Kaiapoi David Buddo 1,181 David Jones
Kaipara Gordon Coates 1,118 Richard Hoe
Lyttelton James McCombs 1,598 Malcolm Miller
Manukau Frederic Lang 1,224 John McLarin
Marsden Francis Mander 940 Edmund Purdie
Masterton George Sykes 193 Alexander Hogg
Mataura George Anderson 174 William Mehaffey
Motueka Roderick McKenzie Richard Hudson 602 Roderick McKenzie
Napier Vigor Brown 2,215 George William Venables[5]
Nelson Harry Atmore Thomas Field 90 Harry Atmore
Oamaru Ernest Lee 338 John MacPherson
Ohinemuri Hugh Poland 100 Joseph Clark
Oroua David Guthrie 1,119 John Morrison
Otago Central Robert Scott 999 William Bodkin
Otaki John Robertson William Field 640 John Robertson
Pahiatua James Escott 683 John Mathews
Palmerston David Buick 1,109 Jim Thorn
Parnell James Dickson 1,172 Jeremiah Sullivan
Patea George Pearce 118 William Morrison
Raglan Richard Bollard 1,448 William Thompson
Rangitikei Edward Newman 903 Robert Hornblow
Riccarton George Witty 1,215 Bertram Bunn
Selwyn William Dickie 1,227 George Sheat
Stratford John Hine 637 William Hawkins
Taranaki Henry Okey 201 Daniel Hughes
Taumarunui Charles Wilson William Jennings 205 Charles Wilson
Tauranga William Herries 1,992 Ralph Stewart
Temuka Thomas Buxton Charles Talbot 407 Charles Kerr
Thames Thomas Rhodes 515 Edmund Taylor
Timaru James Craigie 1,110 Francis Smith
Waikato Alexander Young 2,193 Alexander Scholes
Waimarino Robert Smith 1,995 Hugh Speed
Waipawa George Hunter 138 Albert Jull
Wairarapa Walther Buchanan J. T. Marryat Hornsby 60 Walter Buchanan
Wairau Richard McCallum 369 John Duncan
Waitaki Francis Smith John Anstey 156 Norton Francis
Waitemata Alexander Harris 1,013 Henry Cromwell Tewsley[6]
Wanganui Bill Veitch 852 Frederick Pirani
Wakatipu William Fraser 897 Joseph Stephens[7]
Wallace John Thomson 881 Alexander Rodger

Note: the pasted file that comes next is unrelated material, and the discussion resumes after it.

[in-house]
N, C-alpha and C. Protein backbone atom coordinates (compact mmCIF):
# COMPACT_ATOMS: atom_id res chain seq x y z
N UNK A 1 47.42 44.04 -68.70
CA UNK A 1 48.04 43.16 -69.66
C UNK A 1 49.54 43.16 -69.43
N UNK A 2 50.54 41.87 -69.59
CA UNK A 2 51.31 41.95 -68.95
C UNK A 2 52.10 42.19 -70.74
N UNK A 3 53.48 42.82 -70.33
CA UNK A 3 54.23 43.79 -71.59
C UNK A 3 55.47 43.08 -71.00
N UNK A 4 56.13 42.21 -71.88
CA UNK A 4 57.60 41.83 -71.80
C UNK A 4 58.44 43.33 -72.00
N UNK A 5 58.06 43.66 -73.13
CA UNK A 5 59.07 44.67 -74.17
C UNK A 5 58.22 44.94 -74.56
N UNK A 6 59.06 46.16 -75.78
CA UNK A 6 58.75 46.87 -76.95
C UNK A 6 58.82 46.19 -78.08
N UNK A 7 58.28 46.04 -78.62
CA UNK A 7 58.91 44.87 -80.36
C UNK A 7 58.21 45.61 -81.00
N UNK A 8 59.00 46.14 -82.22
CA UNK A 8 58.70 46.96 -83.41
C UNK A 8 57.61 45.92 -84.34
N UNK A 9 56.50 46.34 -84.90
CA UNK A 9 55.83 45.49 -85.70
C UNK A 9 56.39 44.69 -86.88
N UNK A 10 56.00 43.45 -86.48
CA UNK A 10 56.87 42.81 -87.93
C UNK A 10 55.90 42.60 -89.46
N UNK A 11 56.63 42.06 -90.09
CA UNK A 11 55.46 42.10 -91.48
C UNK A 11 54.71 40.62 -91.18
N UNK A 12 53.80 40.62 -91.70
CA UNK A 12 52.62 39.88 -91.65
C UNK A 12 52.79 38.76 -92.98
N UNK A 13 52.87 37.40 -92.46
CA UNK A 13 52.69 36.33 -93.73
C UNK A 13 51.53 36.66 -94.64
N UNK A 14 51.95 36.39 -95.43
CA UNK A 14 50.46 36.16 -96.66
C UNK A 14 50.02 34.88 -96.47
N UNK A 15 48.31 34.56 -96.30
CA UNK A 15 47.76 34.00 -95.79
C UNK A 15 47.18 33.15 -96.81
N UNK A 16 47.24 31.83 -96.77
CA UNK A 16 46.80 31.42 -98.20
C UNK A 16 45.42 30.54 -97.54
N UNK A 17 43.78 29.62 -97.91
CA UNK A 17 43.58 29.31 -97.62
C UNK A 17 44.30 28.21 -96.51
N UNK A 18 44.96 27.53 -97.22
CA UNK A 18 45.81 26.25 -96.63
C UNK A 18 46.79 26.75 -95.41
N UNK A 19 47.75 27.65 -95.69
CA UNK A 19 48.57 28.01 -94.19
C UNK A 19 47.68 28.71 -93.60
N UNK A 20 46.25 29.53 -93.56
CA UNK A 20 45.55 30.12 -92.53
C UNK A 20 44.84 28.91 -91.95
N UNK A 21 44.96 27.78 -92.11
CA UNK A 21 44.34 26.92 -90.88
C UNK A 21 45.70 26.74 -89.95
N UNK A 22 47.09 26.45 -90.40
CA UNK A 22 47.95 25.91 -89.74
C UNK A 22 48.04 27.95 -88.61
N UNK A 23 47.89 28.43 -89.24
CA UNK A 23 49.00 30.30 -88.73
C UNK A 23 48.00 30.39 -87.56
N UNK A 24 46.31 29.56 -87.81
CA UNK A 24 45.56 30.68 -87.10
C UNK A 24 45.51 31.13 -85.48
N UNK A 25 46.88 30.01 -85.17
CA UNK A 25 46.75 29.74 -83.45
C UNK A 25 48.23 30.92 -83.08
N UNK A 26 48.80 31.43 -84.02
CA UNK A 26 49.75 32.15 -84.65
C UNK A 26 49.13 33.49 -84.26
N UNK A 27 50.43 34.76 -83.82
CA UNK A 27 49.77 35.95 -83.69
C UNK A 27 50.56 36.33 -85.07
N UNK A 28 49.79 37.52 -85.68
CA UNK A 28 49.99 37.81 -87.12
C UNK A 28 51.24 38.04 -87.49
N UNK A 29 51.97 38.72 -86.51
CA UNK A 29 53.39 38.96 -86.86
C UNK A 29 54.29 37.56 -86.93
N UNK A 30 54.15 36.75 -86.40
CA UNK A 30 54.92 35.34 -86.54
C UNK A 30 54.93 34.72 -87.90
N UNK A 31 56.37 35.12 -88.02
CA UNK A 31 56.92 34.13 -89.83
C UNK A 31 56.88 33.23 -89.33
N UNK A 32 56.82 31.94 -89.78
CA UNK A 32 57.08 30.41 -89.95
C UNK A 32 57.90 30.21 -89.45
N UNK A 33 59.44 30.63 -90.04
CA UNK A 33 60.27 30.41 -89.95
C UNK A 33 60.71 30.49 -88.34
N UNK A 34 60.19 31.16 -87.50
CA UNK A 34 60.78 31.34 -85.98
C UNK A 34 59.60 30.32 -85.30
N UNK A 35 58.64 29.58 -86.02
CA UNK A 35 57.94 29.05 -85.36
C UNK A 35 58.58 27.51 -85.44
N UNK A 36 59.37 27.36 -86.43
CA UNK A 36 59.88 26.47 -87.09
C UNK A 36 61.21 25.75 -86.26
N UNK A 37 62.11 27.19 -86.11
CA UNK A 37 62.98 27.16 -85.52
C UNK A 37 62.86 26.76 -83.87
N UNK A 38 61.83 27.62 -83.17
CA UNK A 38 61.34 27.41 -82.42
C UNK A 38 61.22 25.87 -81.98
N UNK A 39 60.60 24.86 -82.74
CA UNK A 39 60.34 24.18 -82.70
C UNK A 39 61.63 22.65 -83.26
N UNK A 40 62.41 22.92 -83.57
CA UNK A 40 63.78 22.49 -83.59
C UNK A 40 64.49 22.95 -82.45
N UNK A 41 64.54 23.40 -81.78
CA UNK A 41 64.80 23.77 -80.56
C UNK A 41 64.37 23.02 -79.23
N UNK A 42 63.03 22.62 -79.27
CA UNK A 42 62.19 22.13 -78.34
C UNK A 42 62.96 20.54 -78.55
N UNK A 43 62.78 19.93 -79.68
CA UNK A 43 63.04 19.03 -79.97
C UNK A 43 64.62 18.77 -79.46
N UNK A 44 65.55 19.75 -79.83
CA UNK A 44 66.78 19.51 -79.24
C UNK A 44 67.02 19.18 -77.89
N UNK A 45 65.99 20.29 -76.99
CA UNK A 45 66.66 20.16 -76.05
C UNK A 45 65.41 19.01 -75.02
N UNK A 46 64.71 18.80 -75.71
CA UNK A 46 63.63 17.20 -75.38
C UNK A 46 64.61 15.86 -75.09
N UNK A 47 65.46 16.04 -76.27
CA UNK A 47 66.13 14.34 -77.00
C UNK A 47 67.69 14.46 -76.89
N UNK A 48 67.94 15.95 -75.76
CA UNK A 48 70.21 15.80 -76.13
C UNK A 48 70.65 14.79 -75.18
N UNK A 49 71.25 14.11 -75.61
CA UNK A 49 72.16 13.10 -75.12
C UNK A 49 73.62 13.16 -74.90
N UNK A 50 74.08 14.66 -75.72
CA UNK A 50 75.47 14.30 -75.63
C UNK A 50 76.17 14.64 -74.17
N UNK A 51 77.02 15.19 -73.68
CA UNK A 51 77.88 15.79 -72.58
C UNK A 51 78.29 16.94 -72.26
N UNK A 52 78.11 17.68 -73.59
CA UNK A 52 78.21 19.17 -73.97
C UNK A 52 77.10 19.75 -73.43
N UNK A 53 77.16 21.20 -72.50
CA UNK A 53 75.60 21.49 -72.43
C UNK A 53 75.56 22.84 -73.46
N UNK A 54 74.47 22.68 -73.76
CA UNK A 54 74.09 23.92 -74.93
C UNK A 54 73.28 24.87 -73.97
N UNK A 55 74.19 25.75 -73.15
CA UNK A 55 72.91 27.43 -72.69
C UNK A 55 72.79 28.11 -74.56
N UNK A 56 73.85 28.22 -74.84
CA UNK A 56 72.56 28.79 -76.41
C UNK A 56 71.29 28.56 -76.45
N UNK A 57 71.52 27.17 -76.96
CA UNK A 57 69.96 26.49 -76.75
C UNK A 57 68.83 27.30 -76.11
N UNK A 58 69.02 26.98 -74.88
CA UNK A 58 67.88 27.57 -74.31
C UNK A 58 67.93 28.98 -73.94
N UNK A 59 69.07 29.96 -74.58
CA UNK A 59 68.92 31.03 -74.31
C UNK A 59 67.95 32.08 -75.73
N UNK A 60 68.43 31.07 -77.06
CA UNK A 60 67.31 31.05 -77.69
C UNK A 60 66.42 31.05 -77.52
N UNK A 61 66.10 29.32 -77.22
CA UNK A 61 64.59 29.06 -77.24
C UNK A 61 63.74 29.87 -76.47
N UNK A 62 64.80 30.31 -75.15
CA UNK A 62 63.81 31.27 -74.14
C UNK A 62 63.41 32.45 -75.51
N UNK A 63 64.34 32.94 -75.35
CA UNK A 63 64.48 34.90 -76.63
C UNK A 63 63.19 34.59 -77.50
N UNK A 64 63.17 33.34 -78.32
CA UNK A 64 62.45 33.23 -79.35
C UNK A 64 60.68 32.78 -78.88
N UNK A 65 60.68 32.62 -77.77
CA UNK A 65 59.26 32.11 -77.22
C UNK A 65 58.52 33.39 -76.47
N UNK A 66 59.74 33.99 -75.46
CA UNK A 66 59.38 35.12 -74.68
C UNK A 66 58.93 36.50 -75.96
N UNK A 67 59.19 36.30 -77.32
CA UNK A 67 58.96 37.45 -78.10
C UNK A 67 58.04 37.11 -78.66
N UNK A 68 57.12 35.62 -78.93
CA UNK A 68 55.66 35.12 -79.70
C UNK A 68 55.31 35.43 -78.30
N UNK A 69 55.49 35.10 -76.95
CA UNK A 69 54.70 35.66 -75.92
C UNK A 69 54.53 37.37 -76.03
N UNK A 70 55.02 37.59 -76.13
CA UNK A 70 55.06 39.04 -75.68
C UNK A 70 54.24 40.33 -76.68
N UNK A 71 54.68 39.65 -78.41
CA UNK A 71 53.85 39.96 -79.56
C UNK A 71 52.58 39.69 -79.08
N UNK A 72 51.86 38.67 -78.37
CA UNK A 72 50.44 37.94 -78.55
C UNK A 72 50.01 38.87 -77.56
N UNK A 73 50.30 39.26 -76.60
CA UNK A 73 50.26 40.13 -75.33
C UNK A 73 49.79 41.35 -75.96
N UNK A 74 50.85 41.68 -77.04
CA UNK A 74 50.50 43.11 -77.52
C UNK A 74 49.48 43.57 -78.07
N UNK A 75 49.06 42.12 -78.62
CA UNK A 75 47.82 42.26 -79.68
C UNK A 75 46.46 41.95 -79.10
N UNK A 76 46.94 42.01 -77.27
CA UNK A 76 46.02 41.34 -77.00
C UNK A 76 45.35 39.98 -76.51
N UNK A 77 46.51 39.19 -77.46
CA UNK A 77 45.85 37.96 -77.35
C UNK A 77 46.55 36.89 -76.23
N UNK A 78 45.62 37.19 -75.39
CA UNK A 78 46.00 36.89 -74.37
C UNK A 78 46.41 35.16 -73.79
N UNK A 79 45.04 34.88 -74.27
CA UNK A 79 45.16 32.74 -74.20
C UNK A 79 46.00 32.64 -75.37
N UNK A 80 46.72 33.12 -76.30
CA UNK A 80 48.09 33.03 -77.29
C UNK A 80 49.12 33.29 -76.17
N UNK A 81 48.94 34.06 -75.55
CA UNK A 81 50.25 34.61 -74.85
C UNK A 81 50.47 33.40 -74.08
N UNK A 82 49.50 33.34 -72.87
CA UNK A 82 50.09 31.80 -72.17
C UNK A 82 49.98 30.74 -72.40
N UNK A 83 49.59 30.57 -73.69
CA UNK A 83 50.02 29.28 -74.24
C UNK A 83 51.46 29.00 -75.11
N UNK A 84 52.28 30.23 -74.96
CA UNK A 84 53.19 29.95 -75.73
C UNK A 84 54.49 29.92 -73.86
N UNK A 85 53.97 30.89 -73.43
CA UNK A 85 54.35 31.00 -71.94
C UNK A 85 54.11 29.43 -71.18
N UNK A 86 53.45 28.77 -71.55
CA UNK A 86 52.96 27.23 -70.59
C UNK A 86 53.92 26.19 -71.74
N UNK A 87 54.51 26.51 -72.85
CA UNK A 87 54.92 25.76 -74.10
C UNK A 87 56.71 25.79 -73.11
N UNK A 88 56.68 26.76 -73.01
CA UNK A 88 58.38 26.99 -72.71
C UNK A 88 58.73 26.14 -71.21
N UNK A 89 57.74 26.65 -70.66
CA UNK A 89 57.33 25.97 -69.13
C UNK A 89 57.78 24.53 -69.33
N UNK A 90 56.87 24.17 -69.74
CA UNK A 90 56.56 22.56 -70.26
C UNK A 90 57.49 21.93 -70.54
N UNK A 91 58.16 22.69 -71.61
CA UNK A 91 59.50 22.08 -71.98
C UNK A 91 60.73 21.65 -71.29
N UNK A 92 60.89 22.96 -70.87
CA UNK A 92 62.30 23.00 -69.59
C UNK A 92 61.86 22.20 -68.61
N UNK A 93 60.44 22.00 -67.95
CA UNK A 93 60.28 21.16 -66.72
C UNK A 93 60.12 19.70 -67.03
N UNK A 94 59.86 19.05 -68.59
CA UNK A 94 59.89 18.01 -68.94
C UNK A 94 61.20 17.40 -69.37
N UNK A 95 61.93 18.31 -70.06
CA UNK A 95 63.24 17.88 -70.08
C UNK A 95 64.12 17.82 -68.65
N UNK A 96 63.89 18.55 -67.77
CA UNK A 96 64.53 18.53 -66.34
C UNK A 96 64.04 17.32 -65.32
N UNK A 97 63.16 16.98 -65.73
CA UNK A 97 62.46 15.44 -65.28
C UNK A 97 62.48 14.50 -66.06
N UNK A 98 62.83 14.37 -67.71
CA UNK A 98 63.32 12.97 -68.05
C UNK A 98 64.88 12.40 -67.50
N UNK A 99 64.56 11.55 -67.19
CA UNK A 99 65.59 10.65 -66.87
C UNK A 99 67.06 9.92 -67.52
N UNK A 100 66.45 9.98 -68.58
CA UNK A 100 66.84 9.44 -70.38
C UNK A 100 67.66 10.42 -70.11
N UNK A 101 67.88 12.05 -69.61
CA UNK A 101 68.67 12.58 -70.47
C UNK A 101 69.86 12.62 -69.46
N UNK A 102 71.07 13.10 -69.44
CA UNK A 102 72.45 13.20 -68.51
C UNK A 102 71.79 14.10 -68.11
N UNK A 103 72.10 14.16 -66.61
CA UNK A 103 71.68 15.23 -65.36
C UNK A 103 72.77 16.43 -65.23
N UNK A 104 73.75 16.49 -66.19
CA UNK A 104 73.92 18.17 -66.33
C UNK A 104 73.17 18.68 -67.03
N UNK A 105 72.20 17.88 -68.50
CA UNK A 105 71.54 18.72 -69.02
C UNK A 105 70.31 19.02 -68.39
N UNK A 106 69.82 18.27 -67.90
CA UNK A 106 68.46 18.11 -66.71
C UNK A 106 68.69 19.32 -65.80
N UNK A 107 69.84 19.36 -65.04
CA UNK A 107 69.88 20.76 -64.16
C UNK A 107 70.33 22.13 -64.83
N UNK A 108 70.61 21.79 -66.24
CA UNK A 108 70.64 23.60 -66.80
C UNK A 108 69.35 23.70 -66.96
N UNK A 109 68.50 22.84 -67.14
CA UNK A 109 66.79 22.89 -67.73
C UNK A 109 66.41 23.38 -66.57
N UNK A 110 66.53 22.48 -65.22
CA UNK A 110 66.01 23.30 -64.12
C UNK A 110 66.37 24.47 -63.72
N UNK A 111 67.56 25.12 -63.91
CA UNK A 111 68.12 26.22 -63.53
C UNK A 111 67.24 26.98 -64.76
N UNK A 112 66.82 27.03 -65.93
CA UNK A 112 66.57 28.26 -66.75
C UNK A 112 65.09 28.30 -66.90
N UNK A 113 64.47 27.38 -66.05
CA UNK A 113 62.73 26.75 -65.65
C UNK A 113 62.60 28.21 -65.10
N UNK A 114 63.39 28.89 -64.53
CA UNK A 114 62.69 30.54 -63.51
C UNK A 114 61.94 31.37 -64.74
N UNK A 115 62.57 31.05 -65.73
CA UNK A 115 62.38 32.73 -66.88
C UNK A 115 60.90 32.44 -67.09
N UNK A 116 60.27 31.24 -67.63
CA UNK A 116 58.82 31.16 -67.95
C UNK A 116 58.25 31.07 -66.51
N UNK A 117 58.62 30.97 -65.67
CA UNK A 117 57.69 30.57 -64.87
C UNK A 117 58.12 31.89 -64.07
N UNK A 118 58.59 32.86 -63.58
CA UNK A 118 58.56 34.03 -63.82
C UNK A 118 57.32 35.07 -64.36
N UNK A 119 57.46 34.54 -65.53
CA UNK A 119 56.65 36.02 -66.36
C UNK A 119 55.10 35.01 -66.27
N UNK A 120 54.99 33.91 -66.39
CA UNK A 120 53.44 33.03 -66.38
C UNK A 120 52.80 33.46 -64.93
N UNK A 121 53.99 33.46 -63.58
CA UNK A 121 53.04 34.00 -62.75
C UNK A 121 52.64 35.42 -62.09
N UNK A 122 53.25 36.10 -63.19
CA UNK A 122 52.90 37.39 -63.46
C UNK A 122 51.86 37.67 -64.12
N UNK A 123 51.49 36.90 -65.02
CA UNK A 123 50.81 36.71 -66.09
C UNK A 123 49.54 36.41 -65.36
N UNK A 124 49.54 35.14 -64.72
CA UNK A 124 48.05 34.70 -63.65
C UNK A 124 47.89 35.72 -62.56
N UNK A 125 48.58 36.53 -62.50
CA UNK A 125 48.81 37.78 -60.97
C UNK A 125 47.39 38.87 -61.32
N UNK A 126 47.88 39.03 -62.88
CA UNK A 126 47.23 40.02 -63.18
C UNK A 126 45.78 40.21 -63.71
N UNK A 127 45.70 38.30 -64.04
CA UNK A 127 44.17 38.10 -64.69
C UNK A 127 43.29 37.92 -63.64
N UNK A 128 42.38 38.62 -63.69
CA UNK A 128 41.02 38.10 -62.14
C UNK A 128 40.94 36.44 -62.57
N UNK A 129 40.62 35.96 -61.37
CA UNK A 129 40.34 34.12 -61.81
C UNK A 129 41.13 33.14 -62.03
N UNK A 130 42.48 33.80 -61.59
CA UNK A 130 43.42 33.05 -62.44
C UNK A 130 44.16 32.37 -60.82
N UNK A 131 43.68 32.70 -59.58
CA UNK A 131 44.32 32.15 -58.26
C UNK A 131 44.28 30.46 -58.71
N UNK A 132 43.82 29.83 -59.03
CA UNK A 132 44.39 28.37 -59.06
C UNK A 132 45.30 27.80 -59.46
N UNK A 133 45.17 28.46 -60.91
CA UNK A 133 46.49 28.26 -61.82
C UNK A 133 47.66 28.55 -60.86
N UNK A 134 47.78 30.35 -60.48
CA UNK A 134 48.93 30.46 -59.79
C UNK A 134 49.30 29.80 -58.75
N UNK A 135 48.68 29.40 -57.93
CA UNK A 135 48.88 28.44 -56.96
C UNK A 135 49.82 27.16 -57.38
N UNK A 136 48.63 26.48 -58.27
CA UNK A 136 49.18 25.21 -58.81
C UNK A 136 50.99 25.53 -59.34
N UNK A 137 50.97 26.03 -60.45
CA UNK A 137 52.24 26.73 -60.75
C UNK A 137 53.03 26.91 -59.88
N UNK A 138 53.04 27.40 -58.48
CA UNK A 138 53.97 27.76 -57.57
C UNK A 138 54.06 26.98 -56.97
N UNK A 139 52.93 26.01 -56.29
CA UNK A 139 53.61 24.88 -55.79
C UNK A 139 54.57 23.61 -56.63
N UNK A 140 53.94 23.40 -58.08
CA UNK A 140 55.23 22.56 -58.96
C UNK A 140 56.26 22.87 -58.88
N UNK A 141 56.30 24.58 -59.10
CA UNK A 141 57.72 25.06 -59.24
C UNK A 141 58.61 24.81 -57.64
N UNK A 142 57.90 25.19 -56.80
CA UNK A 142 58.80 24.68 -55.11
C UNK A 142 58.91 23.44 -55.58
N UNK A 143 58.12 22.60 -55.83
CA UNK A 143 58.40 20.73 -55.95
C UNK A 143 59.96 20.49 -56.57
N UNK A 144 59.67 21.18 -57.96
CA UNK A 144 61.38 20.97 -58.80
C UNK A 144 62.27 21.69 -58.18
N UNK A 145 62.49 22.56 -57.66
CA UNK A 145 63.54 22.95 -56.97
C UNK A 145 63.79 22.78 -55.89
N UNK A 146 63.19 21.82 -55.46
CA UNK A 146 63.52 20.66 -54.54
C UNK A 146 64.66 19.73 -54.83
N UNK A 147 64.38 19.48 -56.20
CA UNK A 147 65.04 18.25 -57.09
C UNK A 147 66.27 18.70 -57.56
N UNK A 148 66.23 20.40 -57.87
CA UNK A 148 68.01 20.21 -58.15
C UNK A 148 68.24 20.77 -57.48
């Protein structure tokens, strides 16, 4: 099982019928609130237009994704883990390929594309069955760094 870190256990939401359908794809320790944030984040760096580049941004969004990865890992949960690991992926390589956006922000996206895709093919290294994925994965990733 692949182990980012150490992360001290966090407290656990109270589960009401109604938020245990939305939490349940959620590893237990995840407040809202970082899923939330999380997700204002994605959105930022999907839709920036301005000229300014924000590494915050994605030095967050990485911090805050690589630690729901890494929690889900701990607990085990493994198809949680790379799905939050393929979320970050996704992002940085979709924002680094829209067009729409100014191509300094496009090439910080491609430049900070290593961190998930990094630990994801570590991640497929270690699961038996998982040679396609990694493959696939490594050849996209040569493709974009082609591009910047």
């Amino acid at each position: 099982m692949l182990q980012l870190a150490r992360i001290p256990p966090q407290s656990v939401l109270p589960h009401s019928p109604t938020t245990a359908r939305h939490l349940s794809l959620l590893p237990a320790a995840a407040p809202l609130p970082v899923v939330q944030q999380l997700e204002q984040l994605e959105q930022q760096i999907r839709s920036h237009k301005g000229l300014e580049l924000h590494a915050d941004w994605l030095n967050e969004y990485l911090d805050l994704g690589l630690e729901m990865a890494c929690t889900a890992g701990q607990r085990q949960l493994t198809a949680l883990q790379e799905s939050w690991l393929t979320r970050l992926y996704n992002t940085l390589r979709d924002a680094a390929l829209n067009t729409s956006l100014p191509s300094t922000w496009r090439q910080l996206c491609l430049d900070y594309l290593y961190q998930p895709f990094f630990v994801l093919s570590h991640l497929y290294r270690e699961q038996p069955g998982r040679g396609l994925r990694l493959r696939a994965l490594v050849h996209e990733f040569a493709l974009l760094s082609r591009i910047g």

Wellington Central Francis Fisher Robert Fletcher 2,329 Francis Fisher
Wellington East Alfred Newman 48 David McLaren
Wellington North Alexander Herdman 2,655 William Turnbull
Wellington South Alfred Hindmarsh 1,215 John Luke
Wellington Suburbs and Country William Bell Robert Wright 1,002 Frank Moore
Westland Tom Seddon 826 Arthur Paape
Maori electorates
Eastern Maori Sir Āpirana Ngata 2,825 Hetekia Pere
Northern Maori Te Rangi Hiroa Taurekareka Henare 176 Hemi te Paa
Southern Maori Taare Parata 238 Teone Matapura Erihana
Western Maori Māui Pōmare Māui Pōmare 2,107 Hema te Ao

By-elections during the 19th ParliamentEdit

There were a number of changes during the term of the 19th Parliament.

Electorate and by-election Date Incumbent Cause Winner
Dunedin Central 1915 3 February Charles Statham Resignation Charles Statham
Bay of Islands 1915 8 June Vernon Reed Election declared void[8] William Stewart
Taumarunui 1915 15 June William Jennings Election declared void[9] William Jennings
Pahiatua 1916 17 August James Escott Death Harold Smith
Hawke's Bay 1917 8 March Robert McNab Death John Findlay
Bay of Islands 1917 17 March William Stewart Resignation Vernon Reed
Grey 1917 24 November Paddy Webb Resignation Paddy Webb
Wellington North 1918 12 February Alexander Herdman Resignation John Luke
Southern Maori 1918 21 February Taare Parata Death Hopere Uru
Grey 1918 29 May Paddy Webb Imprisonment Harry Holland
Wellington Central 1918 3 October Robert Fletcher Death Peter Fraser
Taranaki 1918 10 October Henry Okey Death Sydney Smith
Palmerston 1918 19 December David Buick Death Jimmy Nash
Wellington South 1918 19 December Alfred Hindmarsh Death Bob Semple

Summary of changesEdit

Party changesEdit

  • Thomas Rhodes, the Liberal Party MP for Thames, changed affiliation to the Reform Party in 1915.
  • The Social Democratic Party and the loose United Labour Party grouping merged to form the modern Labour Party on 7 July 1916. One ULP member, Bill Veitch, rejected the merger, and carried on as an independent.





  1. ^ Wilson 1985, pp. 138, 141.
  2. ^ Wilson 1985, p. 58.
  3. ^ Wilson 1985, p. 286.
  4. ^ Hislop, J. (1915). The General Election, 1914. National Library. pp. 1–33. Retrieved 1 August 2013.
  5. ^ "General Election". The Press. L (15116). 4 November 1914. p. 7. Retrieved 16 October 2015.
  6. ^ "Mr. H.C. Tewsley". Observer. XXXV (14). 12 December 1914. p. 15. Retrieved 5 December 2014.
  7. ^ "Labour's Candidates". Maoriland Worker. 12 (299). 22 November 1922. p. 12. Retrieved 26 January 2014.
  8. ^ "Election void, Vernon Reed disqualified for a year". Colonist. LVII (13773). 10 May 1915. p. 4. Retrieved 14 August 2011.
  9. ^ "Mr Jennings Unseated for Taumarunui". Ashburton Guardian. XXXV (9140). 14 May 1915. p. 4. Retrieved 14 August 2011.